A map of the Swan Lake Fire as of Sept. 2, 2019. (Courtesy Great Basin Incident Management Team)

A map of the Swan Lake Fire as of Sept. 2, 2019. (Courtesy Great Basin Incident Management Team)

Swan Lake Fire shows little weekend growth despite strong Sunday winds

Winds reached up to 45 mph along some isolated areas of the Sterling Highway

Strong winds hit some parts of the Swan Lake Fire Sunday, but the fire did not grow significantly and all containment lines held.

According to the latest update from the Great Basin Incident Management Team, the winds on Sunday were the strongest they have been since the flare-up two weeks ago that caused the fire to jump across the Sterling highway.

Sustained winds of about 10 mph were reported on Sunday, and winds reaching up to 45 mph along some isolated areas of the Sterling Highway, incident meteorologist Tony Fuentes said.

Numerous fire-weakened trees along the highway and southwest flank of the fire were knocked down by the strong winds but presented no immediate concern. Activities inside the fire perimeter were limited on Sunday so that firefighters were not put into hazardous situations.

Rough waters limited boat travel to some locations on the south flank. Operations Section Chief Rocky Gilbert said in a live update Monday morning that turbulence and rough waters also prevented aerial operations, including water drops from fixed-wing aircraft. Some pockets of fuel along the southwest flank rekindled during the winds but all were addressed, and wet conditions have generally bolstered suppression efforts.

The peninsula experienced some precipitation on Friday and Sunday nights, with some areas of the fire receiving about 1/4-inch of rain on Friday. Fuentes said that Sunday’s rain was mostly on the western side of the peninsula and stopped just short of the fire’s western perimeter, so that precipitation had little impact on fire activity. Fuentes said that another low-pressure system is expected to arrive this weekend that will bring similar amounts of precipitation, and this pattern of intermittent rainfall from low-pressure systems is likely to continue through the month.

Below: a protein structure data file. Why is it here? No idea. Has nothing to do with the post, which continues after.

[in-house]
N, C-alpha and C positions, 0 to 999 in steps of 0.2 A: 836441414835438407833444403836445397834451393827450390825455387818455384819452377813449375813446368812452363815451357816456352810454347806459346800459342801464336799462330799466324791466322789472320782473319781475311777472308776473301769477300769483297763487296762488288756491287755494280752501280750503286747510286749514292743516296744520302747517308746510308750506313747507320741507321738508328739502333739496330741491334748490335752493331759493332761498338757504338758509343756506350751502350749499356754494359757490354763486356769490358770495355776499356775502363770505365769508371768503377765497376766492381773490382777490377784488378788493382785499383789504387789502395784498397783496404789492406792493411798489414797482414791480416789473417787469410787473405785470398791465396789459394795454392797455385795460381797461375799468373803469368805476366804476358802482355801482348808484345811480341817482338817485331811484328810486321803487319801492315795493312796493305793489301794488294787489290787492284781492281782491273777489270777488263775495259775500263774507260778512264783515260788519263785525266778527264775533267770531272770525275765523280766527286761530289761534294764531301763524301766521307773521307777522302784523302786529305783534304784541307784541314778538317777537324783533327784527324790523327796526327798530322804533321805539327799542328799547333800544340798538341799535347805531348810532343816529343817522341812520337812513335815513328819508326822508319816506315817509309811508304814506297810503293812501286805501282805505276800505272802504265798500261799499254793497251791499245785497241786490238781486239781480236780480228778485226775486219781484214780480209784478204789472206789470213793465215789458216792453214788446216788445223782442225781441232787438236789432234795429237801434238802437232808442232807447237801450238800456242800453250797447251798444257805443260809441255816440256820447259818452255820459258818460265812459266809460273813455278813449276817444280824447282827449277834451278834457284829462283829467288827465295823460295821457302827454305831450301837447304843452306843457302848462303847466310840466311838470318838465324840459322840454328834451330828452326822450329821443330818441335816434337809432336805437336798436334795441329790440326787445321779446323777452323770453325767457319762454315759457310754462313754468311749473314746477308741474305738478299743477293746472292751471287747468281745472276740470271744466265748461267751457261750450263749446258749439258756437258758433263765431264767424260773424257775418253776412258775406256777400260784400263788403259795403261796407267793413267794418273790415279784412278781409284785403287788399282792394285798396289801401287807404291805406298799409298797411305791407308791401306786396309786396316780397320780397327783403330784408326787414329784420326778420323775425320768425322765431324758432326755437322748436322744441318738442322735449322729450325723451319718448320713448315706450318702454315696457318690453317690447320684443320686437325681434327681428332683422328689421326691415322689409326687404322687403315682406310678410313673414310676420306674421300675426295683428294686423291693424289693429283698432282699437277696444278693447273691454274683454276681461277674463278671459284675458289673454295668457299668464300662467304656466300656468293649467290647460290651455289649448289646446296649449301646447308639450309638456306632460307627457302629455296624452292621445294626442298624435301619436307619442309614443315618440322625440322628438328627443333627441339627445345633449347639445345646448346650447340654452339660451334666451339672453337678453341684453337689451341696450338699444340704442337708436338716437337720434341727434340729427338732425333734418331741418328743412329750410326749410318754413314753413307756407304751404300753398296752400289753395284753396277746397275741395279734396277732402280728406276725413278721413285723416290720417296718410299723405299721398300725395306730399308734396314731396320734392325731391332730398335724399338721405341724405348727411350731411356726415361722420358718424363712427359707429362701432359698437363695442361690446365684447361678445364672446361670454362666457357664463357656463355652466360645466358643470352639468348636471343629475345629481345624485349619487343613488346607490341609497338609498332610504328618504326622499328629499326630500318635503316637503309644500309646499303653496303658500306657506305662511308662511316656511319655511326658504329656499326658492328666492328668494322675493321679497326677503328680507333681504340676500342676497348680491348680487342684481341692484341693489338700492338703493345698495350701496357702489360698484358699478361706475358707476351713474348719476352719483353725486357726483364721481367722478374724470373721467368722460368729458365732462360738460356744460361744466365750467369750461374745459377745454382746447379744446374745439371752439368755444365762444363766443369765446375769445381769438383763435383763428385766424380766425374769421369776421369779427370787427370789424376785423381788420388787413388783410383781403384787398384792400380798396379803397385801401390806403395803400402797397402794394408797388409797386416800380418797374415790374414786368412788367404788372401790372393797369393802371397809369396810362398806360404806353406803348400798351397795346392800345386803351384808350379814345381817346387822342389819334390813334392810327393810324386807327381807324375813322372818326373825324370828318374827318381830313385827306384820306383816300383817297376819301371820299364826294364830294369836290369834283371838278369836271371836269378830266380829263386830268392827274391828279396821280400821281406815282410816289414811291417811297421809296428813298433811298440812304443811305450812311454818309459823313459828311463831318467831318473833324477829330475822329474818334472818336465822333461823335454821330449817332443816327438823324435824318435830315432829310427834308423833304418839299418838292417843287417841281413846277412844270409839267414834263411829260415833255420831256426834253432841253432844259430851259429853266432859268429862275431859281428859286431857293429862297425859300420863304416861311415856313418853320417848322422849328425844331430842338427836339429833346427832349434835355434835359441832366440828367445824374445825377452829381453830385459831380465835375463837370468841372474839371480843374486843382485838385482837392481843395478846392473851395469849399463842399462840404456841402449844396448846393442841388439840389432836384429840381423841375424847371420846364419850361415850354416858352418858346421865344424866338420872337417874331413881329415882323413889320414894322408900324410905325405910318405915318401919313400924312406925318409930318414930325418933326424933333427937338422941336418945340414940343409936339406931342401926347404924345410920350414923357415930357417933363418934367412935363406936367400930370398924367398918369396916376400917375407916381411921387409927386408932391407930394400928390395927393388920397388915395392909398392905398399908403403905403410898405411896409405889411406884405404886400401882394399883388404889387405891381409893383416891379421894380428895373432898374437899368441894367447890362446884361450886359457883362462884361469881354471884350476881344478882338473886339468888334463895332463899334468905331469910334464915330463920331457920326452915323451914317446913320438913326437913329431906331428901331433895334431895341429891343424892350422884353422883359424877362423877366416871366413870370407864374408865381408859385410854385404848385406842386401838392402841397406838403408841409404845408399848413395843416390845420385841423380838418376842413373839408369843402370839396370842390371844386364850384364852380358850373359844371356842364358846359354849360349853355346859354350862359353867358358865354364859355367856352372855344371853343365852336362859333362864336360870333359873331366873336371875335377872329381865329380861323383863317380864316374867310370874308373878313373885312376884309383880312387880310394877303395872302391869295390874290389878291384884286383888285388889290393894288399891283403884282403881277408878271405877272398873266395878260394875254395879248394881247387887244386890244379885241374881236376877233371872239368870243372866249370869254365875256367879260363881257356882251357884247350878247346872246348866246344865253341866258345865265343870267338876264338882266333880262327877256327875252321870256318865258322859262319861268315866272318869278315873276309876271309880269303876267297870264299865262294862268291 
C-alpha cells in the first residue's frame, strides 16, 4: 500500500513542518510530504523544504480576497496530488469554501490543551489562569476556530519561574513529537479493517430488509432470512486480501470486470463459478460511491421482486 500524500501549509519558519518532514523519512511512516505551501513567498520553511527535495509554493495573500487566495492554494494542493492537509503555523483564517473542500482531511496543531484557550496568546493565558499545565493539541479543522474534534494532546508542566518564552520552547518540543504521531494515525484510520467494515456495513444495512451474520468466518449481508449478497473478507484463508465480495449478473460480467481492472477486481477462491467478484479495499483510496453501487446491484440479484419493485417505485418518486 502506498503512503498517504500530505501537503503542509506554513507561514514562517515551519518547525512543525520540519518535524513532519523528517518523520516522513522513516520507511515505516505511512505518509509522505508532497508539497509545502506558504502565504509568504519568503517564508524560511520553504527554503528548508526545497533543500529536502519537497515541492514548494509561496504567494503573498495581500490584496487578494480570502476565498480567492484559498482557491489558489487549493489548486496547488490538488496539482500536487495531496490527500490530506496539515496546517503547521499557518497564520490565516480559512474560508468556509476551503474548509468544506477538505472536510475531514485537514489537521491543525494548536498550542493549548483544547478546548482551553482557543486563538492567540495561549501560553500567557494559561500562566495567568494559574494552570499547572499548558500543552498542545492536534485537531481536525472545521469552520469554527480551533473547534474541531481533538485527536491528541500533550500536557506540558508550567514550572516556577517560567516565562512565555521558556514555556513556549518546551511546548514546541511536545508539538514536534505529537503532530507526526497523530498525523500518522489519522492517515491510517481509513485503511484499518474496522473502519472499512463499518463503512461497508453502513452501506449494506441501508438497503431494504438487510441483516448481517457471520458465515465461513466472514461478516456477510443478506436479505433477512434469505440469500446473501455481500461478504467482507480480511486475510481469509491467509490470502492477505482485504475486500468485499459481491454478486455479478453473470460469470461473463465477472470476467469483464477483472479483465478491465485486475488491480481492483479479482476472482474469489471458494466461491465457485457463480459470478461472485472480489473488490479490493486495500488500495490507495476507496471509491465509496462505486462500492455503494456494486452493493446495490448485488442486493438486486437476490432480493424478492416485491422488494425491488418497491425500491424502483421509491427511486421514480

In Cooper Landing, suppression operations continue and have settled into a relatively consistent pattern. Crews along the Resurrection Pass Trail north of Cooper Landing continue to construct containment lines with the help of aerial support when weather permits.

Meanwhile, the structure protection group is working to complete protection measures in the Cooper Landing Community by helping residents clear debris and fuels from around their property, clear and chip trees along the roadways and set up hose and sprinkler systems around individual properties.

On the south side of the Kenai River, firefighters proceeded with mop up efforts from the fire’s edge and are extending the containment line another 100 feet into the burned area.

Minimal fire behavior was reported Monday morning. Now that winds have died down, firefighters are making their way into areas along the fire’s edge to mop up hot spots and remove downed trees that could compromise the existing fire line. The current size of the fire is 162,179 acres.

The structure protection group in Cooper Landing is focusing on preparing structures on the south end of the community. Meanwhile, firefighters are installing hose lays and sprinklers along the Fuller Lake Trail.

Cooper Landing remains in a “SET” evacuation status. This status is not a notice to evacuate, but it does mean that residents should already be prepared to evacuate in the situation calls for it. Those who feel they will need extra time to evacuate should do so.

Affected Sterling neighborhoods remain in a “READY” evacuation status. This status is an indication that residents should begin preparing for a potential evacuation if the situation calls for it.

Delays should be expected along the Sterling Highway between Sterling and the Seward Highway junction. Pilot cars are escorting lines of cars in both directions, and the latest highway information can be found at 511.alaska.gov

The Temporary Flight Restriction in the area has been expanded as of August 31. This flight restriction includes the use of unmanned aircraft, or drones, and is in place to prevent the possibility of mid-air collisions as firefighters conduct aerial operations.

Temperatures are expected to be in the mid-60s through much of the week with humidity at about 50% but dropping as the week continues.

There will be two community meetings on Tuesday, one in Cooper Landing at the Cooper Landing School and one in Sterling at the Sterling Community Center. Both meetings will take place at 6 p.m., and the Cooper Landing meeting will be broadcast live on the KPB Alerts Facebook Page.

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